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Residential

Unfortunately there are no enforced regulations or standards in place to prevent homeowners from getting taken by the fly-by-night fence companies who are here today, gone tomorrow.  They have no desire and in most cases don't care about quality or longevity of the end product.  Most every fence looks good by the time you pay the company which is usually within the week. 

As wood starts to dry and gates start to hang, posts start to bow and boards start to warp, between 1 and 8 weeks is really when the true quality of materials used start to show.

Your fence is an investment in your property.  It can cause beauty and an increase in your property value or it can become an eye soar and decrease your property value.

Here are some helpful tips to consider when purchasing your fence.

MATERIALS

Posts are the main structure of your fence. 

Treated wood posts, 4x4 are stronger and cheaper than light metal posts.  Consider4x6 or 6x6 wood posts which have a tendency to bow less when installed properly but drive the price up per foot.

Metal posts, used around here range in thickness from .055 which is the lightest, .065, .080, schedule 20, schedule 40, which is the heaviest.  Through our past experiences dealing with hurricanes, tornadoes and severe storms, we now use schedule 20 pipe for all residential application and always have used schedule 40 pipe for the gate posts.

As a standard, you may consider schedule 40 line posts in applications of wide open areas with nothing blocking wind.

Horizontal Runners  2 x 4 treated lumber is standard but vary in treatment from .20 to .40.  Although you can't tell by looking at them the difference could be 10 years to 20+ years more life before replacing.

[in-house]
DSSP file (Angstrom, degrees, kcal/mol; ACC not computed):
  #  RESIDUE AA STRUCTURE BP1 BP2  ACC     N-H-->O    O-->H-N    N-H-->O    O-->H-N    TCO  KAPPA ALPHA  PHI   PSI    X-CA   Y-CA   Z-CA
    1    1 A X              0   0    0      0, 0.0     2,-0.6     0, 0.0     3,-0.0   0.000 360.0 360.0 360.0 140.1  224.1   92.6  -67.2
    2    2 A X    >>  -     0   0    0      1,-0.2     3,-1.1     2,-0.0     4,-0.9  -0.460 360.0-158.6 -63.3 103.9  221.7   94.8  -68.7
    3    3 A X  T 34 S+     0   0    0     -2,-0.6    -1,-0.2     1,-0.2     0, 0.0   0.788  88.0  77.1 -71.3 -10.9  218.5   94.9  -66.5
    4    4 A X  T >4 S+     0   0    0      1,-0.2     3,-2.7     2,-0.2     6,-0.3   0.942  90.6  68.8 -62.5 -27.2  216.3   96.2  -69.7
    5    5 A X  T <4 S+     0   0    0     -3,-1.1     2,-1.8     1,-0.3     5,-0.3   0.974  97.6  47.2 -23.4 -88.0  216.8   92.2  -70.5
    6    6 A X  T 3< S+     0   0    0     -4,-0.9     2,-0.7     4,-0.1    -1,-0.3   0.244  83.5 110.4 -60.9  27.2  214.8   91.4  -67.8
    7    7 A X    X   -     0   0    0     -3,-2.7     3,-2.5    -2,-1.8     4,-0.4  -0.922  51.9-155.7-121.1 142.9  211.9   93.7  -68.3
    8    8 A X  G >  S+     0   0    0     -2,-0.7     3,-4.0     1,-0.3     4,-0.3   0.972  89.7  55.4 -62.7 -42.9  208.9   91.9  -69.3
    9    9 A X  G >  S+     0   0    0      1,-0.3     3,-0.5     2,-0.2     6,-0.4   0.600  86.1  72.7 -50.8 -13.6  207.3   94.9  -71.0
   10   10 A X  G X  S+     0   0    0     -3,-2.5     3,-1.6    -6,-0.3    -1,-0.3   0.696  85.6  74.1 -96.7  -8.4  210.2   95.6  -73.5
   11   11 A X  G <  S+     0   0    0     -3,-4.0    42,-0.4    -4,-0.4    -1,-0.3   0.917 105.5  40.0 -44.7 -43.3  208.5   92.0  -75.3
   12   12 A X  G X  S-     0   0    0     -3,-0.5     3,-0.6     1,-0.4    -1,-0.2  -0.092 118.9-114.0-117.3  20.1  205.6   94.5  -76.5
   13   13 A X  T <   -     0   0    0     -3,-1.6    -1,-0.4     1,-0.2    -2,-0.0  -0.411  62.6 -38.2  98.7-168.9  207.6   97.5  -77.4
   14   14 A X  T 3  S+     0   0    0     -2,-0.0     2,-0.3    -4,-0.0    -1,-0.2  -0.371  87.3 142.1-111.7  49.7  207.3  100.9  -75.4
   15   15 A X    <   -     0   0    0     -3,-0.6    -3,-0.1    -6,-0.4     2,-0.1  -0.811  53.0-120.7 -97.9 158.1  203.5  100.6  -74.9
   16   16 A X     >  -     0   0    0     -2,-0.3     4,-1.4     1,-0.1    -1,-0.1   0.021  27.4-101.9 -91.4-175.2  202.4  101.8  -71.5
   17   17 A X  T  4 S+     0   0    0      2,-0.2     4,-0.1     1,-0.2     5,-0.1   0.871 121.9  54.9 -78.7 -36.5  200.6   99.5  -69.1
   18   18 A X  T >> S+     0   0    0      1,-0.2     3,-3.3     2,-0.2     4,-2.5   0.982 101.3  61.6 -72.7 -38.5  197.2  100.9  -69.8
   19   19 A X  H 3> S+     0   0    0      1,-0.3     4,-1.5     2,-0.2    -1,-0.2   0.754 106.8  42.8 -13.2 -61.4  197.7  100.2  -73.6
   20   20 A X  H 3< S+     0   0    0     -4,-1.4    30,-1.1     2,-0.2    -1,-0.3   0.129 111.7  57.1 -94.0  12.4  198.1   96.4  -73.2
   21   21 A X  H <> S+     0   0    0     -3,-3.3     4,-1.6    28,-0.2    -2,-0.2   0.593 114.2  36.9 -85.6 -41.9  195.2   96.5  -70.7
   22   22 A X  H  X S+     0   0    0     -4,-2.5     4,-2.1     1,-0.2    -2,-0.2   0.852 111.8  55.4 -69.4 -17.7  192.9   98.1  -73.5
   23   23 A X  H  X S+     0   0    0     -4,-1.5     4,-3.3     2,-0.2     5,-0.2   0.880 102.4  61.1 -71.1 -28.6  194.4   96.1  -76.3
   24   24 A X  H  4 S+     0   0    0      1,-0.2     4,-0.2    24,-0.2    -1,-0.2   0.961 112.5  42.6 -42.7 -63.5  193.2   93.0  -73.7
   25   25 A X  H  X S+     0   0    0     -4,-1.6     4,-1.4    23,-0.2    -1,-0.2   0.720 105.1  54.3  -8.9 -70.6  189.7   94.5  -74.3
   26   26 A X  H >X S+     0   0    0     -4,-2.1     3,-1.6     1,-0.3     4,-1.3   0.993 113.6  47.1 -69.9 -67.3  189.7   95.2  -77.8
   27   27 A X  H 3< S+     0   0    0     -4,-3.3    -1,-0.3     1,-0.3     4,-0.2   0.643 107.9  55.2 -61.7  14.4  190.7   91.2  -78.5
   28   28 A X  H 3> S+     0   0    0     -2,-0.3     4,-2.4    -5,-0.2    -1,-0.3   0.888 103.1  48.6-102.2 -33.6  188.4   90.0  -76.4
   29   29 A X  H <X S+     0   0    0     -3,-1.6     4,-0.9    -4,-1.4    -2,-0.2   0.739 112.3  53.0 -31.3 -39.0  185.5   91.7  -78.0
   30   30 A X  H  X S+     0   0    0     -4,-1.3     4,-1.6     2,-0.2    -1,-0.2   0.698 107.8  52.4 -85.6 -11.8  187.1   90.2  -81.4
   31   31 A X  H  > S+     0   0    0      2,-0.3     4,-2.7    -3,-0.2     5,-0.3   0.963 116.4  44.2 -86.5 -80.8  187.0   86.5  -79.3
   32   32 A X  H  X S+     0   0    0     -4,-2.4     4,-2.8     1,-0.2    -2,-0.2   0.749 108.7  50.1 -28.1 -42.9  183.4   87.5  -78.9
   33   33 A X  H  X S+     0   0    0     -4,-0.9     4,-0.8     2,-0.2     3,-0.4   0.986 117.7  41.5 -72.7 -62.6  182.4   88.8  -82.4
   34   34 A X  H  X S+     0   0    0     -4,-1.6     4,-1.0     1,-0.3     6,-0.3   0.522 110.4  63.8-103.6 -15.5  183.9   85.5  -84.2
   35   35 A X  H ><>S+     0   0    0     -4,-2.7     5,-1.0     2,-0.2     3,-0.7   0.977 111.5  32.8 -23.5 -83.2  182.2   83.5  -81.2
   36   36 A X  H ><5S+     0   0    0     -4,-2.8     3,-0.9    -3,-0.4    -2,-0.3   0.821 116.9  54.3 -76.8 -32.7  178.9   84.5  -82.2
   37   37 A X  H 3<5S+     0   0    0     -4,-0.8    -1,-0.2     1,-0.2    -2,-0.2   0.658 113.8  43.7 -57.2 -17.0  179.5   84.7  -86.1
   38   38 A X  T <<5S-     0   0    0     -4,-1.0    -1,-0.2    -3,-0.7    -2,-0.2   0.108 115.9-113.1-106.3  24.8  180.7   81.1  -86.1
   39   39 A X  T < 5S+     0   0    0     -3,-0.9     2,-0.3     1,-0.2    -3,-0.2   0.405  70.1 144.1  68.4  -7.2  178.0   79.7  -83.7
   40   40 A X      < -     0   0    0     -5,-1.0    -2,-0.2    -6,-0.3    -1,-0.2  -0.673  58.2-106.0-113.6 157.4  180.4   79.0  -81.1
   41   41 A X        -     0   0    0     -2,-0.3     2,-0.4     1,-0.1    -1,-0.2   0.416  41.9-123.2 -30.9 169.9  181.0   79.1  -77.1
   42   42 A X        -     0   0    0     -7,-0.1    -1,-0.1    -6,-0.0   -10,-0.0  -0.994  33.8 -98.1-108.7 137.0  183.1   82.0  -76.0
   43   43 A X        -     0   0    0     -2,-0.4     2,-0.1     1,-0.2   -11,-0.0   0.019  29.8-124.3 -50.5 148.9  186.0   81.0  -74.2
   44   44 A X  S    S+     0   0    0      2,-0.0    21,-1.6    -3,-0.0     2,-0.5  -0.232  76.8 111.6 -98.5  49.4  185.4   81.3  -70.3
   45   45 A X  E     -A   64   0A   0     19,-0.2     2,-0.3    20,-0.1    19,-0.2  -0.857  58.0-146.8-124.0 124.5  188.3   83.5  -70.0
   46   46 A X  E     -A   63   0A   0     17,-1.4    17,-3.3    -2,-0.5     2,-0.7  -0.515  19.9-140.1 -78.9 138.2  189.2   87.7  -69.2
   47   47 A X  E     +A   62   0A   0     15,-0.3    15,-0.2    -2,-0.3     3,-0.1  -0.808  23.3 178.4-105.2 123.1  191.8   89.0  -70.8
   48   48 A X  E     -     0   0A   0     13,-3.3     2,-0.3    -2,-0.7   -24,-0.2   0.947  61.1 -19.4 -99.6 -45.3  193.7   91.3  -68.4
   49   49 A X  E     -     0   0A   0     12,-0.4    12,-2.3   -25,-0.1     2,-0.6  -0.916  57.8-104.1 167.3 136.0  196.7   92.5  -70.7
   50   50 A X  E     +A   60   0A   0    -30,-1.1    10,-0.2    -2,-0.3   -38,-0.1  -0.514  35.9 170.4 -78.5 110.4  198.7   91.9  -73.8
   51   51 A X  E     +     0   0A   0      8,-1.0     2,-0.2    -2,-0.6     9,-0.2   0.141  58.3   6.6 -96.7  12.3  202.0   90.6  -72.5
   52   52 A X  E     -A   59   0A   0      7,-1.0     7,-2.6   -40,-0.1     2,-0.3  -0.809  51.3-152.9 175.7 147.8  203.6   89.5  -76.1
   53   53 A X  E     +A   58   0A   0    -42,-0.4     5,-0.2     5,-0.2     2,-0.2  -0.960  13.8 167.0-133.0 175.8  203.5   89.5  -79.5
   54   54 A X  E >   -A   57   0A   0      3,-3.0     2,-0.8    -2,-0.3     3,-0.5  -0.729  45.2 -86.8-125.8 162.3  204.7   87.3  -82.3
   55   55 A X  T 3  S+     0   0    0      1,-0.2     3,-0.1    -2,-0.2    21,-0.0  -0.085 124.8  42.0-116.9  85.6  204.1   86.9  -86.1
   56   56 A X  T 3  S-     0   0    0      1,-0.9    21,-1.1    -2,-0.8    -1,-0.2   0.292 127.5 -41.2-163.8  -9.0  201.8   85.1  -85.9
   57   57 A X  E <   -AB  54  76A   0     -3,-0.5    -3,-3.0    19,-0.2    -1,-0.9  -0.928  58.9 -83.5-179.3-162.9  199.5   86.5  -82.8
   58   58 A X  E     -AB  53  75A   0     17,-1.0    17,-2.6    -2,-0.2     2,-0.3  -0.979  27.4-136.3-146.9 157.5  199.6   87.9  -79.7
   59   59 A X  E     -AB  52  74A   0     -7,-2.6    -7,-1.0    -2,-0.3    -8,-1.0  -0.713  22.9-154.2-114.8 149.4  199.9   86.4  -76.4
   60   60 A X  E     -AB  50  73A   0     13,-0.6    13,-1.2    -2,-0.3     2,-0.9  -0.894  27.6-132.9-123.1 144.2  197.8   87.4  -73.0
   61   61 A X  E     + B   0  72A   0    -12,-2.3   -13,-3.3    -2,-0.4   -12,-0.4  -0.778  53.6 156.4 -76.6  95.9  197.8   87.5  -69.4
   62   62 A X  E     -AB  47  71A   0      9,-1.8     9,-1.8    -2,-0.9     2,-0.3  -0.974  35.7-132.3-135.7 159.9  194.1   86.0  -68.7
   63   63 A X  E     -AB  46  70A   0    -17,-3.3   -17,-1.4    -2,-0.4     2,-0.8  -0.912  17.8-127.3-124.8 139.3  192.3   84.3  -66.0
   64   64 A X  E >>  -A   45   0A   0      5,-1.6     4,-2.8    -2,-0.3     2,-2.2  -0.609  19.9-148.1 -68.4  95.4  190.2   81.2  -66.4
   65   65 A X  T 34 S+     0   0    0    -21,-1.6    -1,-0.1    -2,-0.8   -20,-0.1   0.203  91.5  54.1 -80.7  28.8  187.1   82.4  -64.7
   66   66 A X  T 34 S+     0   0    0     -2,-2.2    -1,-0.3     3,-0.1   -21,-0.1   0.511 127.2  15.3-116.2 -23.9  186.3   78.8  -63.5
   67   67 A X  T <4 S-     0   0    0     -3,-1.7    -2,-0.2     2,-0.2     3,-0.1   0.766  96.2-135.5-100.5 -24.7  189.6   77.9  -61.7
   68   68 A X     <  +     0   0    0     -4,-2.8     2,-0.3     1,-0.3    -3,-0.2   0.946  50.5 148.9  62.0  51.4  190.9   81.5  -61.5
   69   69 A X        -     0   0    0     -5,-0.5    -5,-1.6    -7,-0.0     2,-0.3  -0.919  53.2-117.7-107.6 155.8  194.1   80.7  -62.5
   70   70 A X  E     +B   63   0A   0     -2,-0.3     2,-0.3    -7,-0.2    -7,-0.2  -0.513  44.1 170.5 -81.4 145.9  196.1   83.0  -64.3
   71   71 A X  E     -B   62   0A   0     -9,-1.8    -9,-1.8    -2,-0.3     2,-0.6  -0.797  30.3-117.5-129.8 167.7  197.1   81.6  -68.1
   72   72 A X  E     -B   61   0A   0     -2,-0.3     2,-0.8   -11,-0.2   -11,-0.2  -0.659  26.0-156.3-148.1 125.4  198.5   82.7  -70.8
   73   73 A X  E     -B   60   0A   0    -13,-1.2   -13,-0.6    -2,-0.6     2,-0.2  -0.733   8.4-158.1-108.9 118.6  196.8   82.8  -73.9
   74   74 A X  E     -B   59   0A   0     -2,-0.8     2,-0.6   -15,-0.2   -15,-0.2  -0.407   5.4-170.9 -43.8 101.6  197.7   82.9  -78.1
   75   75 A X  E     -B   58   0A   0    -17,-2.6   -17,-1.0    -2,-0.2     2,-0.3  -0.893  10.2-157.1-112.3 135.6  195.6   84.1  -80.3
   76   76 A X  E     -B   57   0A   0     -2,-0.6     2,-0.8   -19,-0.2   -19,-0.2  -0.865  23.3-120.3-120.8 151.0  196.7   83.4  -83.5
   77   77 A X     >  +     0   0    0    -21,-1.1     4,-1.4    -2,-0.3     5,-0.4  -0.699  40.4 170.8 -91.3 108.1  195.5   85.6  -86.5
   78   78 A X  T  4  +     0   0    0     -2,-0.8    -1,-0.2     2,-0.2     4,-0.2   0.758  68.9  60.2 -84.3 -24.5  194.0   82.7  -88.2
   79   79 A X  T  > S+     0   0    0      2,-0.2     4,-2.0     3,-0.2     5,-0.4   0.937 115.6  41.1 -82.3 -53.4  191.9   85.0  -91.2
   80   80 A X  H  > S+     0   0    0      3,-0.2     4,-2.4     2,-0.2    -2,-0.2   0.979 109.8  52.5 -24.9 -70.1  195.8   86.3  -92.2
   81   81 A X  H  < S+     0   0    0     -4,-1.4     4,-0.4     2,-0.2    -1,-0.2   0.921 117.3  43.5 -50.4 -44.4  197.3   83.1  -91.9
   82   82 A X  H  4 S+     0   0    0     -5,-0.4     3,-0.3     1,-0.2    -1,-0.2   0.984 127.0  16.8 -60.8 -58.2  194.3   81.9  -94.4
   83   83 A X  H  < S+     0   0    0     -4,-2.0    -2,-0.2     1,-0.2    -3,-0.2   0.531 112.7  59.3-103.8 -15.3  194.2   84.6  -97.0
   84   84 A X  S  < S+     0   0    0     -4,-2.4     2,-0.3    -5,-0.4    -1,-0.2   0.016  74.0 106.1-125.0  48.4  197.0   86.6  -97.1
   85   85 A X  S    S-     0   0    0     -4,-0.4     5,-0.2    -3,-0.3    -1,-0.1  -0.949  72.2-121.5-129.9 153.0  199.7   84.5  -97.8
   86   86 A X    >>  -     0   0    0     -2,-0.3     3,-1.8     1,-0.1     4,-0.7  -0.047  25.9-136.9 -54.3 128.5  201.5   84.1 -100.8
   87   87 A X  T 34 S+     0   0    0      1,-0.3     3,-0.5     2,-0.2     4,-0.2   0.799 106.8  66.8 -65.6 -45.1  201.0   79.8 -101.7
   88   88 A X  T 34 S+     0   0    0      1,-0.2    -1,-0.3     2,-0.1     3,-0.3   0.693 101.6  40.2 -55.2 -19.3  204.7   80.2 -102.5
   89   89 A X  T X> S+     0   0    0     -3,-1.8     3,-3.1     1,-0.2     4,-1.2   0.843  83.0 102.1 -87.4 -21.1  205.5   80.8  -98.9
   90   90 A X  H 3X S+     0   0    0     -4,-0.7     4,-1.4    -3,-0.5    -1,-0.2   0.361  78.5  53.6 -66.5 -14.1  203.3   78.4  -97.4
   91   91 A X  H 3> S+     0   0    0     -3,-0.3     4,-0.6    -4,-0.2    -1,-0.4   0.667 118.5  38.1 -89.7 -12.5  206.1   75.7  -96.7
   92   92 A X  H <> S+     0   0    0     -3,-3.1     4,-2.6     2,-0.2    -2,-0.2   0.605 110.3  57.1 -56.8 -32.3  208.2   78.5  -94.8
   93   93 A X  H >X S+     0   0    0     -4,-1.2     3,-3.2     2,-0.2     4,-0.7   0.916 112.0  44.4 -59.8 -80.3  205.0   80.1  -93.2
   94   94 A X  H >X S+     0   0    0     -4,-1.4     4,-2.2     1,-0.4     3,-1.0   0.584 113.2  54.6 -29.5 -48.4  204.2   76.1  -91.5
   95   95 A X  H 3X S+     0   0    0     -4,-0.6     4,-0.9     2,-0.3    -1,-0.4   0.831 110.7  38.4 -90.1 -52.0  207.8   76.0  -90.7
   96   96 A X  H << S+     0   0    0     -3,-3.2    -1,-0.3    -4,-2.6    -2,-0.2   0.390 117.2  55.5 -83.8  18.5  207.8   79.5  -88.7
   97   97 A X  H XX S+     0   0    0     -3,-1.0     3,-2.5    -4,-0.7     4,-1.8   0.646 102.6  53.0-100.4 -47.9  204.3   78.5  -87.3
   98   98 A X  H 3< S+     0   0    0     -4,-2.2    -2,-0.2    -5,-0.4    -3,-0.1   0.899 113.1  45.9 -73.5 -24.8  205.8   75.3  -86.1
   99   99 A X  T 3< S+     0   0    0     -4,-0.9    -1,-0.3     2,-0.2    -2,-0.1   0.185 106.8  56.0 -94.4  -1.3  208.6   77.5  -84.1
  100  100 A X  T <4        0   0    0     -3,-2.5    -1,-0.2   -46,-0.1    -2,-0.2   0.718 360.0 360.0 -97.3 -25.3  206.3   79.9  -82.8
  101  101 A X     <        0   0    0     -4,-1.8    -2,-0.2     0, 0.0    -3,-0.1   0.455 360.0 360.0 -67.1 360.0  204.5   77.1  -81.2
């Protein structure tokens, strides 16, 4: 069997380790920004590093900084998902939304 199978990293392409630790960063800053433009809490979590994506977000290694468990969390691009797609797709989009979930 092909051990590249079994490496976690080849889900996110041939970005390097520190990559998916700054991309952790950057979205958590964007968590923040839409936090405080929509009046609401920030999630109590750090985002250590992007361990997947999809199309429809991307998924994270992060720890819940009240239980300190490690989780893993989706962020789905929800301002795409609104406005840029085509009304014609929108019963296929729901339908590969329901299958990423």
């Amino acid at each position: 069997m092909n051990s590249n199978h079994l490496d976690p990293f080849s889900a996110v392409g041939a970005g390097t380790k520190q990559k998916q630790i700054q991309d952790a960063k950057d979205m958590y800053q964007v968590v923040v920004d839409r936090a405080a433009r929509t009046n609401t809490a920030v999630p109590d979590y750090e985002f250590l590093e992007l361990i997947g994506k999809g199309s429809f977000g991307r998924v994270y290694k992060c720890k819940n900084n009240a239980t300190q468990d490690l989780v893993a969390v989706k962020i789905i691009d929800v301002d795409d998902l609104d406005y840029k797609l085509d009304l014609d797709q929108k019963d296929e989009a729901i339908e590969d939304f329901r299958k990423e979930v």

On 90% of residential fences we install we use 2-runners with a good quality cedar board.  You may have less than 1% warp-age.  A third runner is recommended for applications in wide open areas.  Although we could use the money we feel no need to spend it.  A new treatment process causes galvanized nails and screws to rust and deteriorate.  We now use a double coated galvanized nail for wood.

Fence Board - In our area, there are three types of fence boards typically used, cedar, cypress and treated pine.

Treated pine which 99.9% of the time should be installed with a 3rd runner because it warps and twists more than cedar.  Even with 3 runners it still has a tendency to warp.

Cypress - Which at one time could be purchased easily from local vendors was typically around 1/2" thick x 5-1/2" wide and very wet, needed to be installed with three runners because as it dried it too would have a higher percentage of warping and twisting like pine.

Cedar - This is the board most used in our area on fences.  A good cedar board can be used with only two runners.  There are different grades of cedar from #3 to #1 and clear.  The bigger the number typically the more knots.  Cedar from what I understand repels termites and with a good sealer or stain could look good and last for 20+ years.  It is best to install fence boards at least 2" off the ground to prevent earl rot and water damage.

We can help design or implement any design you may have to complete your dream home project.  From wood to aluminum or ornamental gates, let us be part of your dream.